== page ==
The Myth of a Christian Nation: An Introduction

 This post begins a series on Greg Boyd’s book The Myth of a Christian Nation.

The thesis of the book is something that many of us don’t want to hear, but which we despirately need to hear: many American Christians are guilty of nationalistic and political idolatry. Our understanding of God’s kingdom, he says, has become polluted with political ideas, agendas, and issues. More specifically, he will tell us, we need to let go of a foundational myth that America is a Chrisitan nation. When we align our theology with our political ideology, believing that “God is on our side” in our country’s conflicts and policy decisions, we have sold out God’s true kingdom, which trasncends national self-interest and political borders, and which does not seek to use force to impose its way on others.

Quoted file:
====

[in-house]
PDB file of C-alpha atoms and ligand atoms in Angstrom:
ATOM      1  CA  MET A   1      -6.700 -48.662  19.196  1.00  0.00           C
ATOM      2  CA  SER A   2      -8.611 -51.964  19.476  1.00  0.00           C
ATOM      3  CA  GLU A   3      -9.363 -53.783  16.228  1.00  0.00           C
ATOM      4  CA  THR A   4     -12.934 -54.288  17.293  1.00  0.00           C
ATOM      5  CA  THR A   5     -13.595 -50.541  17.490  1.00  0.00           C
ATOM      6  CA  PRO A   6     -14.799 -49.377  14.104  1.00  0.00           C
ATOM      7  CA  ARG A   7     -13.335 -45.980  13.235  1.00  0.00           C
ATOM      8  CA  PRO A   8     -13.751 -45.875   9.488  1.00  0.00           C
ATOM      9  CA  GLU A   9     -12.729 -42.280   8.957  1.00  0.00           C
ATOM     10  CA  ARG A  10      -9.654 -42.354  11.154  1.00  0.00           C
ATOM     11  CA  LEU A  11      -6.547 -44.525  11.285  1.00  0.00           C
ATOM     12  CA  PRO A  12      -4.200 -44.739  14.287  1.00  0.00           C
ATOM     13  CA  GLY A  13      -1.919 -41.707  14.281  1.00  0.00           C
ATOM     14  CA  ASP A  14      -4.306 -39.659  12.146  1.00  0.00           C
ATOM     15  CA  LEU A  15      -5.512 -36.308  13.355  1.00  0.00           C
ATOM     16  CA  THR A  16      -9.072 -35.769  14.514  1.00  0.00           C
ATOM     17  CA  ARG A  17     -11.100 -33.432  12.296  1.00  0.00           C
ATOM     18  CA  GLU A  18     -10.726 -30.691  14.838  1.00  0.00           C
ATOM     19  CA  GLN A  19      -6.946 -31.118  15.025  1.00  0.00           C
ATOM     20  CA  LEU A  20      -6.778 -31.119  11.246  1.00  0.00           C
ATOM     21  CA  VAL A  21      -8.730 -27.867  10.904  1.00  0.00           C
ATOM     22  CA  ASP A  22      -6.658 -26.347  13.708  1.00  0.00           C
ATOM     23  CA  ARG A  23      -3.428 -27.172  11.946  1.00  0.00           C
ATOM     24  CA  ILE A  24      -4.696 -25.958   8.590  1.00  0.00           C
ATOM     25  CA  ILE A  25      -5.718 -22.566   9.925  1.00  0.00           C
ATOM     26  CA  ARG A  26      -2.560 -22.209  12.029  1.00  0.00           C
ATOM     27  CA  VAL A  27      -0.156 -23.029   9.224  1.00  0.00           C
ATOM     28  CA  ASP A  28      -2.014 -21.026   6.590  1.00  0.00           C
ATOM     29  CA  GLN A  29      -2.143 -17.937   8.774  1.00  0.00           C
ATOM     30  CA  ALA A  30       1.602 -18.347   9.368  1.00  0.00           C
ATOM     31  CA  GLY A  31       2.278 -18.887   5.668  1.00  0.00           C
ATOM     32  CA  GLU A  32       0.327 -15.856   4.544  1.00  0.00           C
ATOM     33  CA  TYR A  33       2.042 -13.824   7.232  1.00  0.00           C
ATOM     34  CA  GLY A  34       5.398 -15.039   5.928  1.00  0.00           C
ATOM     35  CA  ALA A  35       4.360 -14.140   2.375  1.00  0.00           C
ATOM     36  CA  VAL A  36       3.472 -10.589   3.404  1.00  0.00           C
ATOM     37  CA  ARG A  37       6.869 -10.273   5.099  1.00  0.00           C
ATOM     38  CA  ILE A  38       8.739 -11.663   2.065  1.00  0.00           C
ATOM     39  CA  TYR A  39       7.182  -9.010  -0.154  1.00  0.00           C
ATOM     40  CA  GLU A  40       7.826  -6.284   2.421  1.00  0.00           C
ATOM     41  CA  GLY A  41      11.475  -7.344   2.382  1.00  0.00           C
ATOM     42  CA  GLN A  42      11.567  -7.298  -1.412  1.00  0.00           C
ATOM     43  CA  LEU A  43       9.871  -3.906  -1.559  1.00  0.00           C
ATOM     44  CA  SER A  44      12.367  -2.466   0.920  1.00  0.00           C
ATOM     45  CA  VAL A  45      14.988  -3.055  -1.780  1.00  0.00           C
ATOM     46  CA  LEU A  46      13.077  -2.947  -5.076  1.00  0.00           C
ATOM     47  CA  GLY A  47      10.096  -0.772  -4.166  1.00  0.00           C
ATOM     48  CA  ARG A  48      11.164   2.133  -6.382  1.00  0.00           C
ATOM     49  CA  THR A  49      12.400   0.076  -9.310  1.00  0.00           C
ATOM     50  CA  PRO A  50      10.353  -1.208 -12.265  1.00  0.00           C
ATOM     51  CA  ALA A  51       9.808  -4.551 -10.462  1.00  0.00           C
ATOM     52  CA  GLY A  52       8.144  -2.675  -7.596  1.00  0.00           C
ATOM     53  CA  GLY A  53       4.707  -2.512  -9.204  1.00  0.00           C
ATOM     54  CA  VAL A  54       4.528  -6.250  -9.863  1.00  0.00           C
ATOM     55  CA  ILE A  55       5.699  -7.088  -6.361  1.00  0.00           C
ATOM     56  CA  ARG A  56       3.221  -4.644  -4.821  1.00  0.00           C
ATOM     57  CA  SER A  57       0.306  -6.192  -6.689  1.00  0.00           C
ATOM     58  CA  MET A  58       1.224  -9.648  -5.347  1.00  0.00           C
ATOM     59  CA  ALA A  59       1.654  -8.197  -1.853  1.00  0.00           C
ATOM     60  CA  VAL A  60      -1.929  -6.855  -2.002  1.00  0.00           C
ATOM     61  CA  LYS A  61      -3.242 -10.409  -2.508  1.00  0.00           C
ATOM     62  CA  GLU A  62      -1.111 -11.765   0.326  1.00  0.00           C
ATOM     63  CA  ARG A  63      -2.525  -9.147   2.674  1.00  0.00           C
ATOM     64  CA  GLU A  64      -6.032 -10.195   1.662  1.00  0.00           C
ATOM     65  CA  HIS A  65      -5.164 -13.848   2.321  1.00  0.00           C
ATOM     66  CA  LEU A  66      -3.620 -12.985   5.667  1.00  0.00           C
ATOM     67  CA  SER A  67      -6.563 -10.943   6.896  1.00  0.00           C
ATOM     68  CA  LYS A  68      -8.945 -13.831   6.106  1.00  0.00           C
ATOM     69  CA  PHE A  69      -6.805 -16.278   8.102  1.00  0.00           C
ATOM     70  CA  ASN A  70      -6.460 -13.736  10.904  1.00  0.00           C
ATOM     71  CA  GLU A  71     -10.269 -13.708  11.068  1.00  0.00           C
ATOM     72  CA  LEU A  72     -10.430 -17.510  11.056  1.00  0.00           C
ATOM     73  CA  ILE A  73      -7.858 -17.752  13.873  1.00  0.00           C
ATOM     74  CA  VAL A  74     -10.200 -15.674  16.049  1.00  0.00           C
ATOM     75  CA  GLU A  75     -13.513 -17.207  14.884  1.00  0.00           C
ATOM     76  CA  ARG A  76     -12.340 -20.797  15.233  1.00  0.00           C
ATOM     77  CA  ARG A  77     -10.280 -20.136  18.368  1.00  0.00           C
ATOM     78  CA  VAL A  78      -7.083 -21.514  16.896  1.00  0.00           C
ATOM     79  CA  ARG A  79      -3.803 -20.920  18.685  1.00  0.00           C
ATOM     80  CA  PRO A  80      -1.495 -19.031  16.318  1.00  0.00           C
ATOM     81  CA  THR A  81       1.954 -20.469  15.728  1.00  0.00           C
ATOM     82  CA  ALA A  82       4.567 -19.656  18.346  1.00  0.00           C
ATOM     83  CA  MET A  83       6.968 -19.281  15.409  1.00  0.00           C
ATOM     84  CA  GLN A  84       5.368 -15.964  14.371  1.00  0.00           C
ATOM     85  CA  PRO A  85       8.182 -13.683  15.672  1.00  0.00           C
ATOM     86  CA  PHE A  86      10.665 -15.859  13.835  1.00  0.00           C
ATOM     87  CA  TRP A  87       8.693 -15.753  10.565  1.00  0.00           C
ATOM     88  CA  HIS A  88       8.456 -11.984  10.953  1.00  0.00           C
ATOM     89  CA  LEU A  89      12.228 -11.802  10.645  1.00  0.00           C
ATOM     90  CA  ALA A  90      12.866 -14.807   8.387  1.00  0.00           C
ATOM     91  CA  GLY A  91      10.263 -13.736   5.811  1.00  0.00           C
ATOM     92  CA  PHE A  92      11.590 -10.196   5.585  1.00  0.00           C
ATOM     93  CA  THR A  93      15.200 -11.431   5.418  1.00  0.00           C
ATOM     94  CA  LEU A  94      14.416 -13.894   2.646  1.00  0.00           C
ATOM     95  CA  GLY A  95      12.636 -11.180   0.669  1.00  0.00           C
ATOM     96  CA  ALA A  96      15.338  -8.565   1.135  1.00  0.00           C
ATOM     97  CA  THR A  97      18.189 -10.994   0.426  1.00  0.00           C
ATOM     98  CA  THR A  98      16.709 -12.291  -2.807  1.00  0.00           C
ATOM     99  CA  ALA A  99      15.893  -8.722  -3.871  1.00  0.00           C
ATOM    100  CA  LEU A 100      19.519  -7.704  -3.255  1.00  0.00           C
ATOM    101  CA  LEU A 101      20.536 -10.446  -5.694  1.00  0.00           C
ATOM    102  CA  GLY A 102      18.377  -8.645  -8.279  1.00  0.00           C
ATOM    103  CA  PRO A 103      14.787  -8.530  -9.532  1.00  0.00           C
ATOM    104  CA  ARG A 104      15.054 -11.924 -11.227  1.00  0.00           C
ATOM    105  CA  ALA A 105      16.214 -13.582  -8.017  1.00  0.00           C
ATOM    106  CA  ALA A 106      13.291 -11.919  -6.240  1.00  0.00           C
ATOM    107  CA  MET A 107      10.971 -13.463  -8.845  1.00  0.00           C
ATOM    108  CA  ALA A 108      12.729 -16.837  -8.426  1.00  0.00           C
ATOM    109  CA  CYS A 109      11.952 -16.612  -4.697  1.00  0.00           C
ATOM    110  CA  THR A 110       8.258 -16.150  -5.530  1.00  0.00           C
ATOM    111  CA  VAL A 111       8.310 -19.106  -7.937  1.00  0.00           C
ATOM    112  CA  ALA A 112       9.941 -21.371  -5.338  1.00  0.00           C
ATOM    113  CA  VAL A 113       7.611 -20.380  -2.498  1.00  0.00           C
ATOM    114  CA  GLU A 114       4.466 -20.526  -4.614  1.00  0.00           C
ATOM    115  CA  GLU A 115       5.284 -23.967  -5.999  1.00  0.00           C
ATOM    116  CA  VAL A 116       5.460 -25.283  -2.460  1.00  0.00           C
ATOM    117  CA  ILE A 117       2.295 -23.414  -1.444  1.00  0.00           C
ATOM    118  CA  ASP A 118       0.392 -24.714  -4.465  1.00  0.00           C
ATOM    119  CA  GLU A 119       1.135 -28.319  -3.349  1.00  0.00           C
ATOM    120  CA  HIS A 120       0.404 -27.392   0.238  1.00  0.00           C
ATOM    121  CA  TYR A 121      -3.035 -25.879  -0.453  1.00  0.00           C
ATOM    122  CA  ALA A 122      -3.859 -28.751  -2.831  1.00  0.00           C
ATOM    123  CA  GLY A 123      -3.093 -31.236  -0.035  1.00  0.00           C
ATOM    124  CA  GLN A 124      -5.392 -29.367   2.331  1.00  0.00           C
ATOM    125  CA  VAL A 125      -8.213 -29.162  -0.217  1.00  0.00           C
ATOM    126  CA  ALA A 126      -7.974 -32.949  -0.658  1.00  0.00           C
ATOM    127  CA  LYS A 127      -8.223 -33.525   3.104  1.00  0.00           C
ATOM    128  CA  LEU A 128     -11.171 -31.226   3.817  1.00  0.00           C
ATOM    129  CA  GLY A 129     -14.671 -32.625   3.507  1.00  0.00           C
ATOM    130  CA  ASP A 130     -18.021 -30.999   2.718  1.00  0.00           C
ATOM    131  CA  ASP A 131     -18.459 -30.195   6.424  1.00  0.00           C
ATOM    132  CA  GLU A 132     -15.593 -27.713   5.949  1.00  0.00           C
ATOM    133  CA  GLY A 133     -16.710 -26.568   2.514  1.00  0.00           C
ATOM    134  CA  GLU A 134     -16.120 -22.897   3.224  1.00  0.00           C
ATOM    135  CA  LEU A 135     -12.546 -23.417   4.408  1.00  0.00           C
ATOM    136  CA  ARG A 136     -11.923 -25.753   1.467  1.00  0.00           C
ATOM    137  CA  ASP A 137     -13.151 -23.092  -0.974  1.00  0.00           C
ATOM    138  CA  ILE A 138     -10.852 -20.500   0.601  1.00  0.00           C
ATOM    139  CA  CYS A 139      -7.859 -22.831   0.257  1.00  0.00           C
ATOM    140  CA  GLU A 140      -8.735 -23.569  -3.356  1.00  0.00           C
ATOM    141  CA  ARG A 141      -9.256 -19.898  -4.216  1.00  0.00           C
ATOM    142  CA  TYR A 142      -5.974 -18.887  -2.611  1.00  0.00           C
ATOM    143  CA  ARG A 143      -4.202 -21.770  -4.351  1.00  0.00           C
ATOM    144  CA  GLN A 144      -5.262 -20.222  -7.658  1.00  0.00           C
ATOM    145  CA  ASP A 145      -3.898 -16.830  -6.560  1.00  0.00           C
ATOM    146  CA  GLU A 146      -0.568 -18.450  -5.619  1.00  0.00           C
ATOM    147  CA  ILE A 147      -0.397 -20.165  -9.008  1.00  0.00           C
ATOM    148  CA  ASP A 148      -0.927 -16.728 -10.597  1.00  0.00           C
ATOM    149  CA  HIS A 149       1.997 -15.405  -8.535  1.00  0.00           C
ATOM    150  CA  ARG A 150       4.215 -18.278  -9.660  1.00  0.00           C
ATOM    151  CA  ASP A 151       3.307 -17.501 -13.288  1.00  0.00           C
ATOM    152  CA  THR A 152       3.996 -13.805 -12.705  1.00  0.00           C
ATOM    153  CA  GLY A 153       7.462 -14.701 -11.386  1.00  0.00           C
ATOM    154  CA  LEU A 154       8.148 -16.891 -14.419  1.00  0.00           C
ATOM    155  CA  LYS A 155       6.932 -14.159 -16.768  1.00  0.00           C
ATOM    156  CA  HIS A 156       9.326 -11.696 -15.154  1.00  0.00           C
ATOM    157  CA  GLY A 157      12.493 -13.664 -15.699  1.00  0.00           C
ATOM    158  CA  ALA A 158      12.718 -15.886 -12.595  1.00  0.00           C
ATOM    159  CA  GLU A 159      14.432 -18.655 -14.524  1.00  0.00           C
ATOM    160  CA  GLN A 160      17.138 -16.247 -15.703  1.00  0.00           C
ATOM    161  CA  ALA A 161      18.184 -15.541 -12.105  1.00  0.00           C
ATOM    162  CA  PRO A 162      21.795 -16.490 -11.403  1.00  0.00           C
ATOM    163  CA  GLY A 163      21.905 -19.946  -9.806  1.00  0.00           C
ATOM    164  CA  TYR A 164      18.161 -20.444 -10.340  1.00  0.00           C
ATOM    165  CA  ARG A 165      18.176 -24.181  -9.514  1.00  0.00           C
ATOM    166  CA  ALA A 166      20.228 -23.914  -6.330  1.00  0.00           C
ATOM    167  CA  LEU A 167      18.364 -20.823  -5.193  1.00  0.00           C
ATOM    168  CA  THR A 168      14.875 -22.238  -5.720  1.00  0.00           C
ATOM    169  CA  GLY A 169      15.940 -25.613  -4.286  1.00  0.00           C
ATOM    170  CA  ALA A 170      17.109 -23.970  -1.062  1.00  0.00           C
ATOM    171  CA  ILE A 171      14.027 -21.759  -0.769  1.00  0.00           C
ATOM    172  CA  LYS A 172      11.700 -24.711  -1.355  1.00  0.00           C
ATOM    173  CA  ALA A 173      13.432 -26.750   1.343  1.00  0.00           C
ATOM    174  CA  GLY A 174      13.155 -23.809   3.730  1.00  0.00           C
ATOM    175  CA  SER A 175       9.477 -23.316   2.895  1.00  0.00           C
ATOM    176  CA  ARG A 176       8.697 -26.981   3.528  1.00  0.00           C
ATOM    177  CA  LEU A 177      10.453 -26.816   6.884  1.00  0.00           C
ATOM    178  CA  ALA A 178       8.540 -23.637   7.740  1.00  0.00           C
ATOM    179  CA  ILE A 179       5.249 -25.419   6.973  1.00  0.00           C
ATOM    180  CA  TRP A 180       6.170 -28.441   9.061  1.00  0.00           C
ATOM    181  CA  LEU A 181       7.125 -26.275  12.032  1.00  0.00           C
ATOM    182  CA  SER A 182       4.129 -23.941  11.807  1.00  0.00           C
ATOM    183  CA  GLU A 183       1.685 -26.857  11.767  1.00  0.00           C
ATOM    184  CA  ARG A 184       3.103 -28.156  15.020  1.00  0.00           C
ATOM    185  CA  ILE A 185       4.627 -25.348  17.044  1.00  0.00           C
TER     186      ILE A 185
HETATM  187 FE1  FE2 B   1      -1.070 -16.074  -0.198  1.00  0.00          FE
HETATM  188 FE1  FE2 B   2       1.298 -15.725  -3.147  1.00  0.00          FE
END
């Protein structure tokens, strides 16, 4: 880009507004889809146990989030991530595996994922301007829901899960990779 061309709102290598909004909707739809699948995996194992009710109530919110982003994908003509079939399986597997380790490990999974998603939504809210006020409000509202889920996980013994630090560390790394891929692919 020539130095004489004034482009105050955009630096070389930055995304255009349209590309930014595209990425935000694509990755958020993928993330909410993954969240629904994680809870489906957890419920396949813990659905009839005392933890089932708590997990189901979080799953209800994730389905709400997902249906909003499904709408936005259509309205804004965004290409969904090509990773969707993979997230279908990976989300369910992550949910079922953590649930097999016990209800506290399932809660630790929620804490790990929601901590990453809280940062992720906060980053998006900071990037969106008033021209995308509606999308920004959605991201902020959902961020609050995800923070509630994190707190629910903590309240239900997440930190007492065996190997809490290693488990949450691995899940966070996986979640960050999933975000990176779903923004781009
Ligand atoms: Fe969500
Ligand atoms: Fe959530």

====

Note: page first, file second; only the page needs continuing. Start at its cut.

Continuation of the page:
Boyd is not the sort-of person that you would expect to generate a book of this nature. He is not an emergent writer, nor is he a traditional theological liberal from a mainline protestant church. He is not a Jim Wallis-esque political activist. He is a relatively conservative evangelical minister, who takes great care to tie his theses into scripture in the traditional, evangelical style.

I will be blogging along as I read the book, so I haven’t finished it yet. But everything I have read so far is well worth considering.

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9 Responses to The Myth of a Christian Nation: An Introduction

  1. GKB says:

    How appropriate to begin this series on Memorial Day…

  2. Matt says:

    Yeah, I thought about that. And here’s the thing:

    I don’t mean any disrespect to people who have lost family members in military conflict. The purpose of this post isn’t to insult members of the military or ex-members of the military, most of whom want and try to be honorable people.

    But I do think its appropriate, even on a day that involves national recognition of those who have served and died in the military, to invite everyone to reflect on the most appropriate, healthy way of understanding the relationship between national interests (particularly as they are expressed in military force) and Christian discipleship.

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